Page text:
Saturday, November 7, 2009

Two thumbs up

Two nights ago I had the opportunity to see a screening of the movie Fresh. The Land Stewardship Project of Minnesota sponsored the showing. We were treated to locally made apple cider (just pressed that afternoon from Big Stone Apple Ranch) and locally grown popcorn. If you think there are too many 'locally grown's in that last sentence, I say to you -- there can never be too many 'locally grown's in any sentence about food!

Okay, me watching 'Fresh' is like the Pope watching a movie about how great Catholicism is. Preaching to the choir, as they say. But I still enjoyed it tremendously. I'm not great at putting thoughts into words, and when people ask me why local food is important, I usually blabber a lot about 'sustainability' and 'carbon footprint' and 'industrial agriculture.' Those terms may mean things to some people, but not to everybody.

But you can't watch this movie and not understand. This movie shows you why our food system is so screwed up right now. It doesn't go into the gritty grisly details like Food Inc. does (another good movie that I've yet to see). It is more hopeful, and more motivational. It will leave you feeling empowered to try to do something, to go out and find ways to feed yourself and your family in a more healthy (for you, for the environment, and for society) way.


Mr. H. said...

I am looking forward to seeing both of those films. It seems like it takes foever for us to find an avenue leading to some of these films but with a little patience they always come our way sooner or later. We just watched "King Corn" and are looking forward to seeing "Fresh" and "Food Inc.."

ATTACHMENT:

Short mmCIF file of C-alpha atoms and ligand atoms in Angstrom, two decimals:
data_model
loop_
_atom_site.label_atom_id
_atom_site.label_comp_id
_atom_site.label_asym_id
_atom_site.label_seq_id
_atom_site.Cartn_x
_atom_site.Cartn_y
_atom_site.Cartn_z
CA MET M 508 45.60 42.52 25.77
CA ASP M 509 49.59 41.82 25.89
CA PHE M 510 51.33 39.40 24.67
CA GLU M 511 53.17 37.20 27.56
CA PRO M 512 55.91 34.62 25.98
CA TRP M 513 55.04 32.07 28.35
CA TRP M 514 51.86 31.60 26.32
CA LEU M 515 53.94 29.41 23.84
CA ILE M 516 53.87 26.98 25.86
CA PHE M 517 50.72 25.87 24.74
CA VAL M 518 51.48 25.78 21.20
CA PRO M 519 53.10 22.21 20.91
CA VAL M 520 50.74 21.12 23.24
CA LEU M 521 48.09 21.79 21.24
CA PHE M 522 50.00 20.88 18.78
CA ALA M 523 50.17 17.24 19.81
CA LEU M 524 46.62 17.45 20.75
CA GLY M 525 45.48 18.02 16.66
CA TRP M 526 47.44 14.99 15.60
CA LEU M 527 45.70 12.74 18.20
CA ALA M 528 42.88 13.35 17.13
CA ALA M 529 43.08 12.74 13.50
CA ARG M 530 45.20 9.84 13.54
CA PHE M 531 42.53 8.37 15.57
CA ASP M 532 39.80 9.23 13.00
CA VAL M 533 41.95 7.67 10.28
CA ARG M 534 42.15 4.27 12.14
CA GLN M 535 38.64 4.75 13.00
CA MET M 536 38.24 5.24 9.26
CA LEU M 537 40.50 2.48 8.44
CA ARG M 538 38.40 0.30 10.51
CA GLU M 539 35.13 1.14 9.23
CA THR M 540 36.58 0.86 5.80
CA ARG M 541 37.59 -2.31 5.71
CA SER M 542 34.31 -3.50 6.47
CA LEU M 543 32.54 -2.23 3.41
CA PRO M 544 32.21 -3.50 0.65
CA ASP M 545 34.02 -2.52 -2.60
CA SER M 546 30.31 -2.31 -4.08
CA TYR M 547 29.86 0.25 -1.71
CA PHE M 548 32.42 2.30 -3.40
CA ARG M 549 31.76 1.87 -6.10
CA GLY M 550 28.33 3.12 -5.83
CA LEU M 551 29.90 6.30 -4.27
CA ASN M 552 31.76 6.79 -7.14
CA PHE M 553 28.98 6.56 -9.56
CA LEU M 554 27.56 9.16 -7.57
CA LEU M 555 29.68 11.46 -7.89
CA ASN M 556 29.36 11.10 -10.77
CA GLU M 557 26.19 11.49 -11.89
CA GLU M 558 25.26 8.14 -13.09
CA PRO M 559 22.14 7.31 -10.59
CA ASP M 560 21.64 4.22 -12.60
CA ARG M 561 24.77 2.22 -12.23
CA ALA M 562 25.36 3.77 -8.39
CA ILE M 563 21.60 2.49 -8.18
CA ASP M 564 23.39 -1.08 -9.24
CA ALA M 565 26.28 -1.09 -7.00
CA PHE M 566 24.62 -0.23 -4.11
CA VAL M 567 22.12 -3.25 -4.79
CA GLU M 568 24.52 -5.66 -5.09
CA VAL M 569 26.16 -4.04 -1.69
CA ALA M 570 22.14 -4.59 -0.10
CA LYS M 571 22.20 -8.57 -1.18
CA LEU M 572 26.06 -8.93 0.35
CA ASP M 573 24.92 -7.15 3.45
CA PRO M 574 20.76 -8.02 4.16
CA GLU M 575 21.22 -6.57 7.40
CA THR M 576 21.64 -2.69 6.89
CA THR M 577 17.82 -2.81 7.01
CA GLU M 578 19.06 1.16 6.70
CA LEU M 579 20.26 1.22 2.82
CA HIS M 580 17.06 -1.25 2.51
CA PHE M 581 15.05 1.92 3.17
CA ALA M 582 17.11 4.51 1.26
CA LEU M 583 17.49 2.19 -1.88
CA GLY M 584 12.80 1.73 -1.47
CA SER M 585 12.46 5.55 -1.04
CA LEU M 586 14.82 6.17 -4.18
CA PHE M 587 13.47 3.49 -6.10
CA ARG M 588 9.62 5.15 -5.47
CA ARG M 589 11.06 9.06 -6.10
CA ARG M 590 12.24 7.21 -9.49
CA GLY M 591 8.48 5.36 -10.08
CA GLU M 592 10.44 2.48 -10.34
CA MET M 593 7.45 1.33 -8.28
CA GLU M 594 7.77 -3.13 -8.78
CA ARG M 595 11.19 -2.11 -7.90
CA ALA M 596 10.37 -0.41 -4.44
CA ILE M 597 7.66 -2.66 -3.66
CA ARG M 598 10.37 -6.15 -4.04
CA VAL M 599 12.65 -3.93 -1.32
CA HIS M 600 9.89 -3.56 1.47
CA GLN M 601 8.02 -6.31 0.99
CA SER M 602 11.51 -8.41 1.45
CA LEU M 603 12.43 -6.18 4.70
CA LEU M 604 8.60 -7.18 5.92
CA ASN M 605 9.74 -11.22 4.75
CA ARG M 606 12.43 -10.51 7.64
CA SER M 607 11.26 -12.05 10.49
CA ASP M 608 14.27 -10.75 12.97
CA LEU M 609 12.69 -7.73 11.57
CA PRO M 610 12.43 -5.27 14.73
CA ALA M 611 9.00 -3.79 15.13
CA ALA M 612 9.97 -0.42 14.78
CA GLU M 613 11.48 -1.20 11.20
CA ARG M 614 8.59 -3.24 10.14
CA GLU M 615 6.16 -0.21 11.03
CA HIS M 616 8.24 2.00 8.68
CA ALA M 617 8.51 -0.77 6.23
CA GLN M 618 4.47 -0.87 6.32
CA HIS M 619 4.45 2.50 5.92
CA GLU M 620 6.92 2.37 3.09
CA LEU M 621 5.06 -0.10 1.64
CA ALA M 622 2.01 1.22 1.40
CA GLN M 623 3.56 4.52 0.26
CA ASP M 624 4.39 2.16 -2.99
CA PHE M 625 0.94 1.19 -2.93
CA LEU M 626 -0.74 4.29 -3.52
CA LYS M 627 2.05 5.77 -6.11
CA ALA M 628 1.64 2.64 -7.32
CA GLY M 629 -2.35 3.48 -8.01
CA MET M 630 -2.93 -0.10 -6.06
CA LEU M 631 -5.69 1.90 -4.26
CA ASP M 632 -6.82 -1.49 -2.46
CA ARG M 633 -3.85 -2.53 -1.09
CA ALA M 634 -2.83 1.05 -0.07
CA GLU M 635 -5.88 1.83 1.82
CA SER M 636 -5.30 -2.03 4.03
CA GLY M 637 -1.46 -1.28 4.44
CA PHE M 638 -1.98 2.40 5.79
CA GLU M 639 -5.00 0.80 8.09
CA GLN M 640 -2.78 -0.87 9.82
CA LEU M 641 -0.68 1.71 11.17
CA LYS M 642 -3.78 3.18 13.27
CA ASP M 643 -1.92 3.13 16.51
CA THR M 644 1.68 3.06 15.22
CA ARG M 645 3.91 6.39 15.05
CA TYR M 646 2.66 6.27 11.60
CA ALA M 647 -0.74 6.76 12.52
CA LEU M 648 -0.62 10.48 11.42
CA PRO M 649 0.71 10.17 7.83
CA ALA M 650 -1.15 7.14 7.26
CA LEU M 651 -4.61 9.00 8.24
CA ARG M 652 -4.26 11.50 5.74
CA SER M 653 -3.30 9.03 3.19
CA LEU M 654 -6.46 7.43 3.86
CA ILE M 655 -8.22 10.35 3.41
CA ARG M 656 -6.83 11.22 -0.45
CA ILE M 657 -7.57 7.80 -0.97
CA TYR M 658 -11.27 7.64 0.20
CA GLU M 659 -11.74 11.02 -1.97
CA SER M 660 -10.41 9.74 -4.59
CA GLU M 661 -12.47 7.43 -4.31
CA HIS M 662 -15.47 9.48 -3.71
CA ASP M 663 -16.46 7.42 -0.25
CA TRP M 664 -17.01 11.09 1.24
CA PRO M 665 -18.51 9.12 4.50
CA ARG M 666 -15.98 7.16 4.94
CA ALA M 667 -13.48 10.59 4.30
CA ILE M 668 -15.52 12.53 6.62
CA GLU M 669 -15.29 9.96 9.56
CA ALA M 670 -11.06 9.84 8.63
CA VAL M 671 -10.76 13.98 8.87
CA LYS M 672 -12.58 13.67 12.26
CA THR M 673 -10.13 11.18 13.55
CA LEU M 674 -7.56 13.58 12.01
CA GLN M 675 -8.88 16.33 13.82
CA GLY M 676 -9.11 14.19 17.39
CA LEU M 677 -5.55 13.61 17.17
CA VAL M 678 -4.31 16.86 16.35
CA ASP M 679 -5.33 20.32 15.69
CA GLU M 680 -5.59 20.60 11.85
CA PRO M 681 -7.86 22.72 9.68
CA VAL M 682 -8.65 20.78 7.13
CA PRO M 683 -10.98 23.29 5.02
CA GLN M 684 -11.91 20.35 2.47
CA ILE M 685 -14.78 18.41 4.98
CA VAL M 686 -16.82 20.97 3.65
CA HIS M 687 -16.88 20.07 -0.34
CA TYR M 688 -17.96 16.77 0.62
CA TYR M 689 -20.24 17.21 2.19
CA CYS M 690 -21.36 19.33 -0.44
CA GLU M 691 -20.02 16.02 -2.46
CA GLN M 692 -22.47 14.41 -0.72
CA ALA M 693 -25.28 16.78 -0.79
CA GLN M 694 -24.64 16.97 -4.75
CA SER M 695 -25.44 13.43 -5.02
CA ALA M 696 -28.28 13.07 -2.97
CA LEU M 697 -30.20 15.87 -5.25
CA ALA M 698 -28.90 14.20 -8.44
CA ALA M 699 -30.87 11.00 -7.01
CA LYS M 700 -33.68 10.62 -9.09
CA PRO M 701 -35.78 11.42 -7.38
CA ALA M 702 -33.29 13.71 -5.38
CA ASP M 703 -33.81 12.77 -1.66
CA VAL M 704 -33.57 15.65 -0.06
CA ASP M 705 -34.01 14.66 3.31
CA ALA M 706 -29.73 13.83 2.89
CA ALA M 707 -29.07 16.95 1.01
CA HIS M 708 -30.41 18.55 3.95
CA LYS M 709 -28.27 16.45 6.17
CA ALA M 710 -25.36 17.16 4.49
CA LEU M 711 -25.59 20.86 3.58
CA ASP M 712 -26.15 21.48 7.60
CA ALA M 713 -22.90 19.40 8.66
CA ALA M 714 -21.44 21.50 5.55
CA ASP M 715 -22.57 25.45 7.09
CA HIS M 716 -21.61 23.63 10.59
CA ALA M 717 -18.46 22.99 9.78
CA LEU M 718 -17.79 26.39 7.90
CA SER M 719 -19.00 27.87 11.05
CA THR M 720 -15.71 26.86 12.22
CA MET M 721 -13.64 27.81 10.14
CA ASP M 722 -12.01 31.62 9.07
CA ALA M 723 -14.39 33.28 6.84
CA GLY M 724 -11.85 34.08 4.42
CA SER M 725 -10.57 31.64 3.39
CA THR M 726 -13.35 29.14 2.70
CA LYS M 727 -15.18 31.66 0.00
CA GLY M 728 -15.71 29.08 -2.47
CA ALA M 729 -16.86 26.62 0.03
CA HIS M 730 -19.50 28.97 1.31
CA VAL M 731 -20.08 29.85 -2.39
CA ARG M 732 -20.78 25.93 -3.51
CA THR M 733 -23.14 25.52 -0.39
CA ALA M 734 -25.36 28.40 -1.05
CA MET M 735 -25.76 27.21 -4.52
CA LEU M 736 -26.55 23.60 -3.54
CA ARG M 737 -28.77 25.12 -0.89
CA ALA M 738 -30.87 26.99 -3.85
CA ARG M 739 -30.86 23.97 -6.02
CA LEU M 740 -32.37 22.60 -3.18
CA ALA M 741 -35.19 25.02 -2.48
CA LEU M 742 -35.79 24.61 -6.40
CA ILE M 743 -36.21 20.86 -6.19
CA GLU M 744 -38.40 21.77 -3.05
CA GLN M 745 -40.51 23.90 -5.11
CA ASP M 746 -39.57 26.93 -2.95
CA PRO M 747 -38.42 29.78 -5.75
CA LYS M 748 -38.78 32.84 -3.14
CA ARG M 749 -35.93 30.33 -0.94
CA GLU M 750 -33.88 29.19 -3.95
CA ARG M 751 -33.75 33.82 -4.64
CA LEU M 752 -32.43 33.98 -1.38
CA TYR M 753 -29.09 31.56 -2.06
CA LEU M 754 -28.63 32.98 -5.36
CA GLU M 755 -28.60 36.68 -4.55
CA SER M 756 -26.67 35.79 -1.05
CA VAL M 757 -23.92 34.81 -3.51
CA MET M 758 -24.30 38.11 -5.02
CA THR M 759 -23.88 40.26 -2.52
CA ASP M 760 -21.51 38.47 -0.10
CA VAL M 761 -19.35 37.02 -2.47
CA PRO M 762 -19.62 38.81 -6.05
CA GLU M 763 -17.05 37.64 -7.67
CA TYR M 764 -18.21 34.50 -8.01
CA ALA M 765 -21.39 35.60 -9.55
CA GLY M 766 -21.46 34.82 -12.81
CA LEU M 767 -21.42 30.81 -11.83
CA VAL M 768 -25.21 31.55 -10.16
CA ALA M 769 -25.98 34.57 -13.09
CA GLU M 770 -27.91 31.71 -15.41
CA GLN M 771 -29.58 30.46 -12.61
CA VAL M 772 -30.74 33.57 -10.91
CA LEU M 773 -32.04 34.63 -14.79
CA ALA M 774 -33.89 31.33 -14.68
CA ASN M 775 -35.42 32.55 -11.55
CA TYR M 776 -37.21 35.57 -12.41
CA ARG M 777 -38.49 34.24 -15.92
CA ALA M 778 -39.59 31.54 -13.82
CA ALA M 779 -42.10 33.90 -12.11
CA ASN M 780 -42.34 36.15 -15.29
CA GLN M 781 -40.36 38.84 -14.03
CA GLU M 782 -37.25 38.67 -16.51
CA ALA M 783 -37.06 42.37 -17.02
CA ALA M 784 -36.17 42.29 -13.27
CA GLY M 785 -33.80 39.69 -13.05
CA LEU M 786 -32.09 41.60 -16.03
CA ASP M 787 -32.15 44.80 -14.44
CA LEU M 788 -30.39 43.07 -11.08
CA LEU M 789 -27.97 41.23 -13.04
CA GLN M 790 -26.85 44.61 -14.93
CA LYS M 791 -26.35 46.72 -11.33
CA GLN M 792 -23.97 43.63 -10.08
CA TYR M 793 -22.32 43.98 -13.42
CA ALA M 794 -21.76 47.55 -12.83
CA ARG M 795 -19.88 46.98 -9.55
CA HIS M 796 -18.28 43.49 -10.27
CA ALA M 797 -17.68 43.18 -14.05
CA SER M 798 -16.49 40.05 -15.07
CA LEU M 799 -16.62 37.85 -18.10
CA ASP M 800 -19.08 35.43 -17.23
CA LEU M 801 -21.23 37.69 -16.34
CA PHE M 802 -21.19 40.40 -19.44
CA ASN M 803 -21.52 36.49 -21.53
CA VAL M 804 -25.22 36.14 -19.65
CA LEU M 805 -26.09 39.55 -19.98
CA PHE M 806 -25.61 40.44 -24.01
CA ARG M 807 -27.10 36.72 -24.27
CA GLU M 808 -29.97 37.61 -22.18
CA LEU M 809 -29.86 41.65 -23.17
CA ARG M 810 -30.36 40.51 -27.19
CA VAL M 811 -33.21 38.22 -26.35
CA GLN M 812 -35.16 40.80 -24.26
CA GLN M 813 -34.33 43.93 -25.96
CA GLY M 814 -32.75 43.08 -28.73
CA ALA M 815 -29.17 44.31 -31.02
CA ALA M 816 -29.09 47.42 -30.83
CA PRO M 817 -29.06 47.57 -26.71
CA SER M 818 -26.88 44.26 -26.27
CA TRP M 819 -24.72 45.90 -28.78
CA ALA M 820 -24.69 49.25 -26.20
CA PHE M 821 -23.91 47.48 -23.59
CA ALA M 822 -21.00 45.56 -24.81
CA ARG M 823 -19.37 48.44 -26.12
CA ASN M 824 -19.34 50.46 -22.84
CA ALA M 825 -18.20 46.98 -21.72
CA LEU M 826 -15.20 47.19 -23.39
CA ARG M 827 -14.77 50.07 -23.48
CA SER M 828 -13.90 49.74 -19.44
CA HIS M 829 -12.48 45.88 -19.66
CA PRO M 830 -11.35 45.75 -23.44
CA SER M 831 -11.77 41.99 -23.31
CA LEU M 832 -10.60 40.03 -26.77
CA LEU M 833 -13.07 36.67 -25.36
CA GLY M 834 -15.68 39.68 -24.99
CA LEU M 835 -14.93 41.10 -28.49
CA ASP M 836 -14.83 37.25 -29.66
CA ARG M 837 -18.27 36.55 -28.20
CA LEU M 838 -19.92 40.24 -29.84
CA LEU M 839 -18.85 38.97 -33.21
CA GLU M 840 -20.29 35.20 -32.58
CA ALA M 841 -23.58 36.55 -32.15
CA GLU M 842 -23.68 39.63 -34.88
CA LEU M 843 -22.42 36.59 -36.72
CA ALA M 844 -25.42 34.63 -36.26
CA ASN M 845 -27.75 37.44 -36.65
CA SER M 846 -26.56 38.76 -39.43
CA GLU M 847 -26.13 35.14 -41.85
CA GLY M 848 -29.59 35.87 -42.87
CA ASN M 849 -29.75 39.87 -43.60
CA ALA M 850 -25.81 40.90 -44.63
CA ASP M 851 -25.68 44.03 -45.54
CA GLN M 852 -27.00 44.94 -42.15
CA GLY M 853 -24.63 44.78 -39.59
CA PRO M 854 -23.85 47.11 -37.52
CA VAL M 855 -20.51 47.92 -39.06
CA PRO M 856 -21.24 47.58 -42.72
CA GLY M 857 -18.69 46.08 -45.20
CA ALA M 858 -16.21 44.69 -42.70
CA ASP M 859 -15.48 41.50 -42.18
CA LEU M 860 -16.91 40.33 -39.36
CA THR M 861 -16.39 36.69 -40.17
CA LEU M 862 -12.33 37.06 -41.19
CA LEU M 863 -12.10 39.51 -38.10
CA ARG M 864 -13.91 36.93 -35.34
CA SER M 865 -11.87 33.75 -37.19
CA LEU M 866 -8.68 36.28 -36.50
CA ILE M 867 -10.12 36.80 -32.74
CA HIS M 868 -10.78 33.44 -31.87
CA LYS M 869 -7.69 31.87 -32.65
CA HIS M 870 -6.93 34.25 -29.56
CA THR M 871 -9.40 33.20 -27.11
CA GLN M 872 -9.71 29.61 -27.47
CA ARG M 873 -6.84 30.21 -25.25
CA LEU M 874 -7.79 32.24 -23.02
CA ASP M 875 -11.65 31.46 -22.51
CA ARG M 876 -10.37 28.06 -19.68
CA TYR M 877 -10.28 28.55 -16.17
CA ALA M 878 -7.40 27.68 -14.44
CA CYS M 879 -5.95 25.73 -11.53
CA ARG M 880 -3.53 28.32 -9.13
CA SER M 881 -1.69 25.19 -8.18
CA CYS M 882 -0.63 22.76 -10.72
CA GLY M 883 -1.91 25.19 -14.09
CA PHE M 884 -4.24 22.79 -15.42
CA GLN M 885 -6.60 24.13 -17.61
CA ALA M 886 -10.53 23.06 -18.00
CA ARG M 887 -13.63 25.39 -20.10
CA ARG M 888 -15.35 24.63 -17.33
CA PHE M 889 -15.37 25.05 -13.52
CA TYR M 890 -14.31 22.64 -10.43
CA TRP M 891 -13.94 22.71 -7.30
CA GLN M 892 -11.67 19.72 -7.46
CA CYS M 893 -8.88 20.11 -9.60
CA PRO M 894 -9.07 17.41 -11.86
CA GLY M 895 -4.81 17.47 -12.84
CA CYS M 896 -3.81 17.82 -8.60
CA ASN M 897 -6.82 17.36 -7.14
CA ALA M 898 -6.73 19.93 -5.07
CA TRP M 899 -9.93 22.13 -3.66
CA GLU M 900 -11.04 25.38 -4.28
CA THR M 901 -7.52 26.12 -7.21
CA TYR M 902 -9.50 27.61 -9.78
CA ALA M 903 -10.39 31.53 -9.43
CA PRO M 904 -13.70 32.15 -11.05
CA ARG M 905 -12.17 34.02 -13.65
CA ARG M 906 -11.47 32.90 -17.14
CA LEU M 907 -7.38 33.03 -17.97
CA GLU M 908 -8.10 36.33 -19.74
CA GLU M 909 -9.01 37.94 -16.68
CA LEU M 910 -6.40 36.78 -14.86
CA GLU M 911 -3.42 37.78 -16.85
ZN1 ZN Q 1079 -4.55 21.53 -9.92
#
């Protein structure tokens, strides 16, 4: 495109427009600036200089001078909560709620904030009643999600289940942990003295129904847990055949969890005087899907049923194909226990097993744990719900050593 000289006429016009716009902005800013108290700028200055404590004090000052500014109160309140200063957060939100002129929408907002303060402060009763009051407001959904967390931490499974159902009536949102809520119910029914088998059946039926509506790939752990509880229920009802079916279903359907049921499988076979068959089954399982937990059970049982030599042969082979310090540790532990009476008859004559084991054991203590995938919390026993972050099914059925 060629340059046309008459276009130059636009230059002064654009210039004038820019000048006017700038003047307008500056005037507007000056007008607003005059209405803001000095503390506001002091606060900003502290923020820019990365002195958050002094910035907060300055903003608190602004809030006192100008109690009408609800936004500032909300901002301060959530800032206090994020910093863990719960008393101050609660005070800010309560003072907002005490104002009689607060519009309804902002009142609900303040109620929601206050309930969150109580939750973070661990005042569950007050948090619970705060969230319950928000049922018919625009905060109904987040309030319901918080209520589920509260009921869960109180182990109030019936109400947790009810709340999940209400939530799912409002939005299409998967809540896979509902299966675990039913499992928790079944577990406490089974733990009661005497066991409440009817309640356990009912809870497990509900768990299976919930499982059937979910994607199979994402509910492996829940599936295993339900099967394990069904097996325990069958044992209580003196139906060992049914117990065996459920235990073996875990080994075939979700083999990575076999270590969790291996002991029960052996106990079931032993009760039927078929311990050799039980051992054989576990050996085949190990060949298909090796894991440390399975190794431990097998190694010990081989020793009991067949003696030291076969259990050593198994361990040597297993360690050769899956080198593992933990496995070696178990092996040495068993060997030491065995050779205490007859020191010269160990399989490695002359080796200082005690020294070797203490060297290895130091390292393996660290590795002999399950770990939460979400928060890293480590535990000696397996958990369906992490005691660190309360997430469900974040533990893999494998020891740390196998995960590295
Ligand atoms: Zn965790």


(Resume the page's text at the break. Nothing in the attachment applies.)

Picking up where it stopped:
Jo said...

I loved King Corn! It had just enough humor to take the edge off of just how evil much of the corn industry is these days.

Erin said...

These are on my list of "must watch" films, I hope they are shown in my area, otherwise I will have to keep an eye on DVD's and hope that they are released someday!

Mama Pea said...

The "problem" with these films is that most often 99% of the audience watching is made up of "choir memebers!"

But I shouldn't be so negative . . . if any of them change just one person's view point, we're making progress, right? And how are we gonna educate if educational materials aren't out there.

But sometimes I just wish we could round up the masses, chain them to their seats and expose them to this type of information.

(Can you tell I'm a little short on patience and benevolence this morning?)

Jo said...

Hi Erin! Yeah, I don't know when I'll get to watch Food Inc either. I missed it in the theater here (our local theater owner is another local food junkie) when it came out.

I heartily agree with you, Mama Pea. I wish I could get the local school board, principal and cafeteria staff chained in place to watch these movies. They really really need to see it.

But, I hope to order a copy when it becomes available (I think it's only $10). Then when my extended family, who generally thinks I'm a nutcase for caring so much about food, comes for a weekend visit I will pop it in the DVD player and hit play. They won't have any choice but to watch it!

Karen said...

Really? This is you guys' idea of good film??? Did you even watch the most recent Harry Potter?!!! Now THAT'S theater!!! Gotta love Dumbledore!

Jo said...

Guess what you're watching next Easter, Karen!!